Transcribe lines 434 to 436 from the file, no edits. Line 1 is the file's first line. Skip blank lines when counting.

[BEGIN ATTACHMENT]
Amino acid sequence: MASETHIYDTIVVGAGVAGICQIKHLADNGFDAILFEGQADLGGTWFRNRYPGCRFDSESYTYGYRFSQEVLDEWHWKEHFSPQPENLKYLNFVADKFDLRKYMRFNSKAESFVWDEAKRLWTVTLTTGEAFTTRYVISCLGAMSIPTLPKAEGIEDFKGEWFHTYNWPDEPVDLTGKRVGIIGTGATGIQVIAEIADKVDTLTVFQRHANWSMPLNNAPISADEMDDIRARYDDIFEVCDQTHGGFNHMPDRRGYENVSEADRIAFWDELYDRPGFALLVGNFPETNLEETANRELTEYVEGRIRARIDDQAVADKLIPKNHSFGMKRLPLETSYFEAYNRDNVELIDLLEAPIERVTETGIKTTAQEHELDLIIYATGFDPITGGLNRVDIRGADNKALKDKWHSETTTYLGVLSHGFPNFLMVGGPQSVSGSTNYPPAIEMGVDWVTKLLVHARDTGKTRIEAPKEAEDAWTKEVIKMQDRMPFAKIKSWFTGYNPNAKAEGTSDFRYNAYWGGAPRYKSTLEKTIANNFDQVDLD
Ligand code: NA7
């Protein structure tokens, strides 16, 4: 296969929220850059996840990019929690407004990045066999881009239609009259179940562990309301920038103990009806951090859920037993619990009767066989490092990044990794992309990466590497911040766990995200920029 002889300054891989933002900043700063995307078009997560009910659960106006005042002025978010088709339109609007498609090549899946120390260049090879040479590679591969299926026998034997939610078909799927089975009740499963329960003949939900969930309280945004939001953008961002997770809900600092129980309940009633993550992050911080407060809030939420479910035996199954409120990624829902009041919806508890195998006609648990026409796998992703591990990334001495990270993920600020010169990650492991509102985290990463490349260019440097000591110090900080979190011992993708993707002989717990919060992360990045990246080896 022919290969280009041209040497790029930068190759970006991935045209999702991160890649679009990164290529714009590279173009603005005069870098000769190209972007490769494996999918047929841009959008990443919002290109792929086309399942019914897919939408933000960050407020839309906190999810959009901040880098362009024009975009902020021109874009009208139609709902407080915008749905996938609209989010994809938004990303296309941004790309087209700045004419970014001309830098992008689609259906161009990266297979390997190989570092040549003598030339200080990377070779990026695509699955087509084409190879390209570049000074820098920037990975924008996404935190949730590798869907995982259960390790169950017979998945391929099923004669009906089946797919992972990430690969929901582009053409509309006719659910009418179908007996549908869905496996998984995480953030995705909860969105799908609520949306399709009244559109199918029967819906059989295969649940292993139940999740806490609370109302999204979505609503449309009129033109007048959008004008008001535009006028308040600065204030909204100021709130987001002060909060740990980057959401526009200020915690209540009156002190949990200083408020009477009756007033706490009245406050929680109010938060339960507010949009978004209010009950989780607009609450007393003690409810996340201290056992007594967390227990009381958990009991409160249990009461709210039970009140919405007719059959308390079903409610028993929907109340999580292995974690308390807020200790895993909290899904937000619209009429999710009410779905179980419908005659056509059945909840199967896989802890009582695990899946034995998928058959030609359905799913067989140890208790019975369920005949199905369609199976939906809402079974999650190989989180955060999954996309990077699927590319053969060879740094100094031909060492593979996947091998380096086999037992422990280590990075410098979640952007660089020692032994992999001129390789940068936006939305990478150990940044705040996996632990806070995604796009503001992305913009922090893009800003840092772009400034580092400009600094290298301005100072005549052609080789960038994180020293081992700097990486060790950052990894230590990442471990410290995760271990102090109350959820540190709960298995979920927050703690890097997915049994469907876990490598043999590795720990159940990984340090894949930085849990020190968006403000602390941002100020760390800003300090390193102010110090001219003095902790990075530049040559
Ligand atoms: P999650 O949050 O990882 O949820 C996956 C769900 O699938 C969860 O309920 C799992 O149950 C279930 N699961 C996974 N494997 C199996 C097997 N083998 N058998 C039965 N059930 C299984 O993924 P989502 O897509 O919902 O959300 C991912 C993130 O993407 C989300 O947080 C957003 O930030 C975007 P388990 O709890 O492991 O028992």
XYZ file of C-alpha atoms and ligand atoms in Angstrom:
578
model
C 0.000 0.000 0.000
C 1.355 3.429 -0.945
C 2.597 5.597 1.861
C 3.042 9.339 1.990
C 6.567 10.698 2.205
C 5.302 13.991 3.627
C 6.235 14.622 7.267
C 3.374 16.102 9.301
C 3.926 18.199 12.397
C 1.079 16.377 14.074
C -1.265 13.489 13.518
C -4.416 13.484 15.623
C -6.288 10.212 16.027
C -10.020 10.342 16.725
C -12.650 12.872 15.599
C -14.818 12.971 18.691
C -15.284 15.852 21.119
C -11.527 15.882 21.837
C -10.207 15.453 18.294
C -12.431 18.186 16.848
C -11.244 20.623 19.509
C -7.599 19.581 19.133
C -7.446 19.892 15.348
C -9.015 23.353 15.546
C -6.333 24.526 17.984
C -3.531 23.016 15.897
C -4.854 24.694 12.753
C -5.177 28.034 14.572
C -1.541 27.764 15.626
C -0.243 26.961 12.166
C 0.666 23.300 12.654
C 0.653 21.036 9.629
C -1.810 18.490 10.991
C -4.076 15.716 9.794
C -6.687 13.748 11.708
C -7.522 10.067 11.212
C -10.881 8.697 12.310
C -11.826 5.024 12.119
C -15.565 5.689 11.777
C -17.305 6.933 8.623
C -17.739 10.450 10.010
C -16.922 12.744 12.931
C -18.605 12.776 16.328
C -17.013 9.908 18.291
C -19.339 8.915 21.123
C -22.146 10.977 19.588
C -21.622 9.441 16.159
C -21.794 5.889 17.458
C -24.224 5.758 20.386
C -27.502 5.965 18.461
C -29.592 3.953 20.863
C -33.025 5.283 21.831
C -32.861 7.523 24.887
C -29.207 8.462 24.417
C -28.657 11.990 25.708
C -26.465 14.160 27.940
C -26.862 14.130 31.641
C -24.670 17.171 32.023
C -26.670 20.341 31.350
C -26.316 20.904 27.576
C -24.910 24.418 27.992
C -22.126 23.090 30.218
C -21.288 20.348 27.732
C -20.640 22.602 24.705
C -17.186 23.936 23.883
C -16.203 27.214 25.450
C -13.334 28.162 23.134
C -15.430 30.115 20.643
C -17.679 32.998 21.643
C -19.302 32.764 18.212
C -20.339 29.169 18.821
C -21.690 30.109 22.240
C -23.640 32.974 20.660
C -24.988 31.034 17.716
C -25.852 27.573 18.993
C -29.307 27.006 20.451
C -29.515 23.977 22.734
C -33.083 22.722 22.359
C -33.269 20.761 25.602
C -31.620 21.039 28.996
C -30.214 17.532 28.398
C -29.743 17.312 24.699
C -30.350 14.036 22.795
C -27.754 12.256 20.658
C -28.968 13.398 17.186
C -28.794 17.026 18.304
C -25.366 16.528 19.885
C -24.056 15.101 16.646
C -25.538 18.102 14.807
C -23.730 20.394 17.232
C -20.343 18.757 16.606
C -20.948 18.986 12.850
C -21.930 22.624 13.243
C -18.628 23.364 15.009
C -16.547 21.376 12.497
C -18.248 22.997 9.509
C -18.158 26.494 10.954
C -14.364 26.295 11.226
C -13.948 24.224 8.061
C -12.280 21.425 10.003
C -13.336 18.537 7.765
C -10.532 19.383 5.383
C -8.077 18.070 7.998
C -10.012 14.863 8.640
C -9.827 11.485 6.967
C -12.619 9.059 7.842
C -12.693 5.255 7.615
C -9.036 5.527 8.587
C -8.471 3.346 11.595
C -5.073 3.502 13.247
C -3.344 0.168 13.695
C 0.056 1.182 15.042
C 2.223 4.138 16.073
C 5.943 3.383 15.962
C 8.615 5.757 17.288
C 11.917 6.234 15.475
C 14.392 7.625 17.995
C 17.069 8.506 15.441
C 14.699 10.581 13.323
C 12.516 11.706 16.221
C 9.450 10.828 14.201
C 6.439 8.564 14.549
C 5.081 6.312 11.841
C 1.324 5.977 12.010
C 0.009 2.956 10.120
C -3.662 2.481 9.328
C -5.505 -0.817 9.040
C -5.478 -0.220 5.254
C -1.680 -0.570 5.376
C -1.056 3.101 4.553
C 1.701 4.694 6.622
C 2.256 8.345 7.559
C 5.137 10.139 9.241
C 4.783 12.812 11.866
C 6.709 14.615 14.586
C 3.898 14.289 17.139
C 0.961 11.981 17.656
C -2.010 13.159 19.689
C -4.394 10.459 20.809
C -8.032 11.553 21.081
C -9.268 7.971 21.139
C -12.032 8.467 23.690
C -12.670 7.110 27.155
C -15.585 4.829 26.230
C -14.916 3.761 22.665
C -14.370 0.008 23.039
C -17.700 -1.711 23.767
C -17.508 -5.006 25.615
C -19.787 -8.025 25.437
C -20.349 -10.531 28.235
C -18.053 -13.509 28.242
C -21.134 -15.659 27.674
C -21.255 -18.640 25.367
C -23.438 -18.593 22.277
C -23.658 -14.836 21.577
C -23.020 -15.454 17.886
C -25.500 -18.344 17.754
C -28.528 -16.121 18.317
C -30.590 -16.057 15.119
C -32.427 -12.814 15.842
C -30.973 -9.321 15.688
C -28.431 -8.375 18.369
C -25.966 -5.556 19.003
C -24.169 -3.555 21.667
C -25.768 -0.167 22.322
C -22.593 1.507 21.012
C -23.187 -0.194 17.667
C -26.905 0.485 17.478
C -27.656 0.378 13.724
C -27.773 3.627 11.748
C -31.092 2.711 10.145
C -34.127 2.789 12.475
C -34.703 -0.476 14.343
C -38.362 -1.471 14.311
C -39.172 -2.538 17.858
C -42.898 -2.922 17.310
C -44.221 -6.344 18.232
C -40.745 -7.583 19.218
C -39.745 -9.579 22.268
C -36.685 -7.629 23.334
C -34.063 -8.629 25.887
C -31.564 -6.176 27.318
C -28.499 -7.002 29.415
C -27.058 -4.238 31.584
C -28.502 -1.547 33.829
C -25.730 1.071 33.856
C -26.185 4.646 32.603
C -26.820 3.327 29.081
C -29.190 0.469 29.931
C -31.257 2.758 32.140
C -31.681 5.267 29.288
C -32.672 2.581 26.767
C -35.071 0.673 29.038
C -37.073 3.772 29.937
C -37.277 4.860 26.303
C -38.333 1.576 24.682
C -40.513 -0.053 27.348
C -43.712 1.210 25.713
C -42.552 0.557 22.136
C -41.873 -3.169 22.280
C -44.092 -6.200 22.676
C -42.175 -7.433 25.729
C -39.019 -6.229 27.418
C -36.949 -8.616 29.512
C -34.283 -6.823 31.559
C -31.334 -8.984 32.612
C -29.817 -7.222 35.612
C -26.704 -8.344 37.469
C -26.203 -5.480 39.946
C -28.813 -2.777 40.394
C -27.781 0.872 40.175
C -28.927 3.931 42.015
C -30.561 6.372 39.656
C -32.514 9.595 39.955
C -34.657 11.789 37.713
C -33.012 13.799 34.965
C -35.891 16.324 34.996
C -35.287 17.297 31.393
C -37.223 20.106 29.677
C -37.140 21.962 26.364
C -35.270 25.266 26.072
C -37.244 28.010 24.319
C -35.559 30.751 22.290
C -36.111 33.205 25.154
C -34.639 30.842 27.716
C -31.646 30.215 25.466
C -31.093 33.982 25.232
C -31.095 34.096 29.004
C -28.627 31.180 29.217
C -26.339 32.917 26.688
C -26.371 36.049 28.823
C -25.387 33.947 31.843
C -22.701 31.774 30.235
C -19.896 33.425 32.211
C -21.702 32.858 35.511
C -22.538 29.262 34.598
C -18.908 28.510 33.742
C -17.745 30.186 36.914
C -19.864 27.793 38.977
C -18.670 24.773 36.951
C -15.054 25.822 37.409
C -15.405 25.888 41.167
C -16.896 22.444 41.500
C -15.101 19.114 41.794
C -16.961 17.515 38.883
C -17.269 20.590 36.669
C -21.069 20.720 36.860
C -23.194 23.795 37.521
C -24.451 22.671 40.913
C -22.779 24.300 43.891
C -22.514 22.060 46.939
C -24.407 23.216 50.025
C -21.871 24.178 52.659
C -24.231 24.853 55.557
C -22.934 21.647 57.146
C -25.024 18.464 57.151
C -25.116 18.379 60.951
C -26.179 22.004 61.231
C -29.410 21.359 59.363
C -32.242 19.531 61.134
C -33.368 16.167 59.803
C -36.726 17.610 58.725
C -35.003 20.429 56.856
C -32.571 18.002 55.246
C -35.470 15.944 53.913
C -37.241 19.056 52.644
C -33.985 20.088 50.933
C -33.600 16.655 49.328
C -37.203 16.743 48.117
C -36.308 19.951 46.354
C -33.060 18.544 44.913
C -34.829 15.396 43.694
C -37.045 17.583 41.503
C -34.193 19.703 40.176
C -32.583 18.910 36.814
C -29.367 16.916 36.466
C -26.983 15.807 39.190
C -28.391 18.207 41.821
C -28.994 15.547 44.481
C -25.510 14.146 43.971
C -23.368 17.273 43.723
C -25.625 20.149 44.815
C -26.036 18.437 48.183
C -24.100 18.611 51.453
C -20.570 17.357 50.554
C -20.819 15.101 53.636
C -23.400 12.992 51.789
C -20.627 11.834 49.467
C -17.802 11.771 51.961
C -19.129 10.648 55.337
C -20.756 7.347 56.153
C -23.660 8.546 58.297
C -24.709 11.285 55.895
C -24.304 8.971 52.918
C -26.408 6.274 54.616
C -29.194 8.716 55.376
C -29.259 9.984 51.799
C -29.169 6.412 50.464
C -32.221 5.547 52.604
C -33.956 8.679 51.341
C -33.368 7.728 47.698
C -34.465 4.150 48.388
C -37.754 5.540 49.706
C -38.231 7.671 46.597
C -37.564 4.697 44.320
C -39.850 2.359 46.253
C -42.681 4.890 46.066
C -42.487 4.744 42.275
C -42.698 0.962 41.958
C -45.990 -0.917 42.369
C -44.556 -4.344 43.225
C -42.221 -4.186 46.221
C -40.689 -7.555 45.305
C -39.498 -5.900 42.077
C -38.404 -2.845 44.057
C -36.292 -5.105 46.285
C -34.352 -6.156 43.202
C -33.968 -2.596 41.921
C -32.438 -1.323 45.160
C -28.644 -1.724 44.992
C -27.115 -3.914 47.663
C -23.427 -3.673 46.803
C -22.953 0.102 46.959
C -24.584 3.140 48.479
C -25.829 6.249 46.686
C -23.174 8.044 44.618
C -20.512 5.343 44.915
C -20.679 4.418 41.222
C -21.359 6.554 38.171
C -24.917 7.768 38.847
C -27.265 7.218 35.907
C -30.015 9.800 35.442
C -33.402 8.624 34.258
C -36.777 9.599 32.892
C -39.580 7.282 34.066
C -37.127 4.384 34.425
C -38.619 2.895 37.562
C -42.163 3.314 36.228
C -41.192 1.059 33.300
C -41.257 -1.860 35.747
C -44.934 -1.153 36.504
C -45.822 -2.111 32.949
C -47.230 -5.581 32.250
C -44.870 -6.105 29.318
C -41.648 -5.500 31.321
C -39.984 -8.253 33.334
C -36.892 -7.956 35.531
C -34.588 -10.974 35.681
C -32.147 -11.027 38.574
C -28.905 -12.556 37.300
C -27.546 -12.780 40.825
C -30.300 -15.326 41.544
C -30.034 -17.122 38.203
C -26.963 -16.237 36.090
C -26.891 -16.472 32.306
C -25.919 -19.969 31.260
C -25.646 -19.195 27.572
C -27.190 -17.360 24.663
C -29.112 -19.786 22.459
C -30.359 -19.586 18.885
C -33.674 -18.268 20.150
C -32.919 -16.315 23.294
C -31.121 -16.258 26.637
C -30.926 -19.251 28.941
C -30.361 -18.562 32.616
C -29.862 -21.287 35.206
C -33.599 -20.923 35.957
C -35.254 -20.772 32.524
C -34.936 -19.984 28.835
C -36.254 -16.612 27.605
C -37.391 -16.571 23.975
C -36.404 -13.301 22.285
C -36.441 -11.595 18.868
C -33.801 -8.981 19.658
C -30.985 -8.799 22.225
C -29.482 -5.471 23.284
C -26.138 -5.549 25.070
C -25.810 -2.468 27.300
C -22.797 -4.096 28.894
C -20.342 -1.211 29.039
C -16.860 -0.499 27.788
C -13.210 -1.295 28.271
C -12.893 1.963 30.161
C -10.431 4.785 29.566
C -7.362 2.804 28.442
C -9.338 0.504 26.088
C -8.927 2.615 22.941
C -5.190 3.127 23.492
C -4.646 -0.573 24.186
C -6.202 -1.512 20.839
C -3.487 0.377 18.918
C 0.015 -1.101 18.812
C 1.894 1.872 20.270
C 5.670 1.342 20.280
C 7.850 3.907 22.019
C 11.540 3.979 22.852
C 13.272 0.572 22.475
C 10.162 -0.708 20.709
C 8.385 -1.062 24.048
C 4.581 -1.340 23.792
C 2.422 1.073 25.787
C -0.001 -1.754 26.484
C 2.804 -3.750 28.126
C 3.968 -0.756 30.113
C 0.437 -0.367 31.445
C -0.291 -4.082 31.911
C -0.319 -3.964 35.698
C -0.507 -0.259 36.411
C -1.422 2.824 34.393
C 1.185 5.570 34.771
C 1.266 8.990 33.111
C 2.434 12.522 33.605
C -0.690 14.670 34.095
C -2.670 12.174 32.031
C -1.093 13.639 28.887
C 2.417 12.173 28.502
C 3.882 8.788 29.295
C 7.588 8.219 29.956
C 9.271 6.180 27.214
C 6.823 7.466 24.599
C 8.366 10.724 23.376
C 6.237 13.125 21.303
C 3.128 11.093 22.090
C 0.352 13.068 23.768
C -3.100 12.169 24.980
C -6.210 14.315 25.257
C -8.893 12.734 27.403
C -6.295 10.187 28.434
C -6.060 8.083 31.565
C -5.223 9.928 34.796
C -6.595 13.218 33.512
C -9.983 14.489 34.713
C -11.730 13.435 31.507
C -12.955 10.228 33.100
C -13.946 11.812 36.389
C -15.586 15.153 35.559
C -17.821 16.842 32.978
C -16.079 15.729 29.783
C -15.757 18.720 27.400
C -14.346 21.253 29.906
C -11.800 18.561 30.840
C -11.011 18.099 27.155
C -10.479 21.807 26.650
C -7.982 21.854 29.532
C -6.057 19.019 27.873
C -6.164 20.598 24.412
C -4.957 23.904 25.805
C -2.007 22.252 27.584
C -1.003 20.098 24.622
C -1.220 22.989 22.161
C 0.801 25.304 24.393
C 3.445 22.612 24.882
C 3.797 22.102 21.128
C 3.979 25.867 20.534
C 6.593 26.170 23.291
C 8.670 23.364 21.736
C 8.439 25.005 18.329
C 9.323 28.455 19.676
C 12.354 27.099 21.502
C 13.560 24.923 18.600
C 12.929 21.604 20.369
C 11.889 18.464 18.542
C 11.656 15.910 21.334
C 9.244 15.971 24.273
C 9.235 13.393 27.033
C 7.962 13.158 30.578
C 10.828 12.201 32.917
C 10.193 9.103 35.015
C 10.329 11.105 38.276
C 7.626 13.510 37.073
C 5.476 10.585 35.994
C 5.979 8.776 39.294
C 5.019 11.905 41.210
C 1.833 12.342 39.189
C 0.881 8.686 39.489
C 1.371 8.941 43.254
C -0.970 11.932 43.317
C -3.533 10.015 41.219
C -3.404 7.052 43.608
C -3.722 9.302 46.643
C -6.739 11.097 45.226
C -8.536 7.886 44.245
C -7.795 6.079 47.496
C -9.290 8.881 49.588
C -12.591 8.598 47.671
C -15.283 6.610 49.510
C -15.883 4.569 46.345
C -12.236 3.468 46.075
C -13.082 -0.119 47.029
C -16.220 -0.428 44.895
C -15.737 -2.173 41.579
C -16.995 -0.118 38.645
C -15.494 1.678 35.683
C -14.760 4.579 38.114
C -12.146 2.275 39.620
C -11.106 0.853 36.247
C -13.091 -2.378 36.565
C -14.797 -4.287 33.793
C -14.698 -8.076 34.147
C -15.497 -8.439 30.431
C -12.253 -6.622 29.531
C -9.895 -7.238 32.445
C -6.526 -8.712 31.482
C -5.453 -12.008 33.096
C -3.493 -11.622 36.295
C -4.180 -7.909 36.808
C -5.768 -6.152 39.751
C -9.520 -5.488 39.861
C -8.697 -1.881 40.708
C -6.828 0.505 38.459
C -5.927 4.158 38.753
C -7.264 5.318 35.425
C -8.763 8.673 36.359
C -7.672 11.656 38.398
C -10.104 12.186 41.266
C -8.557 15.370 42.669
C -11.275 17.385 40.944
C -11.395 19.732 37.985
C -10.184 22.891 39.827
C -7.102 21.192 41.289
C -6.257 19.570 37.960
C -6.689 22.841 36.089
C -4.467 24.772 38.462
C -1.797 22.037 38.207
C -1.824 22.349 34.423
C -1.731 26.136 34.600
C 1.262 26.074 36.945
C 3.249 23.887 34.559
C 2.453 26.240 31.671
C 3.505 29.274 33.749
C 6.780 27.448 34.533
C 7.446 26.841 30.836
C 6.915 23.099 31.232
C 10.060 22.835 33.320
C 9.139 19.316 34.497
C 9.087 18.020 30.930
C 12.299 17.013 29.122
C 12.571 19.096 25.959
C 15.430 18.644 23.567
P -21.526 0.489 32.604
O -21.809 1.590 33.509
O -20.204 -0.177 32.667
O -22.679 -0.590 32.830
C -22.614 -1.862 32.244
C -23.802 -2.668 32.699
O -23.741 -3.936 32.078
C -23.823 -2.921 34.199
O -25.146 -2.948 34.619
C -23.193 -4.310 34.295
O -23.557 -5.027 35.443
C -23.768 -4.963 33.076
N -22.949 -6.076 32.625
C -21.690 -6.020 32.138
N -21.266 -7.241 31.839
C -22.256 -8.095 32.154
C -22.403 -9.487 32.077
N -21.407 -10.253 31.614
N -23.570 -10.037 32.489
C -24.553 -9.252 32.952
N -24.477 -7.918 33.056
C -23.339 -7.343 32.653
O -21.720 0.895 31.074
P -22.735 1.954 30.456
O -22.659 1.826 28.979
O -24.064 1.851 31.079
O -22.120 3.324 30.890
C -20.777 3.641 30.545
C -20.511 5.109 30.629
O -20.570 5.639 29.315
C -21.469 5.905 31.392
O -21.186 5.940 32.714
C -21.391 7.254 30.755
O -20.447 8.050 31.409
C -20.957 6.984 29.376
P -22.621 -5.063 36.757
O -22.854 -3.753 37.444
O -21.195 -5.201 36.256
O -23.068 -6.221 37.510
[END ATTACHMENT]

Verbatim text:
C -8.893 12.734 27.403
C -6.295 10.187 28.434
C -6.060 8.083 31.565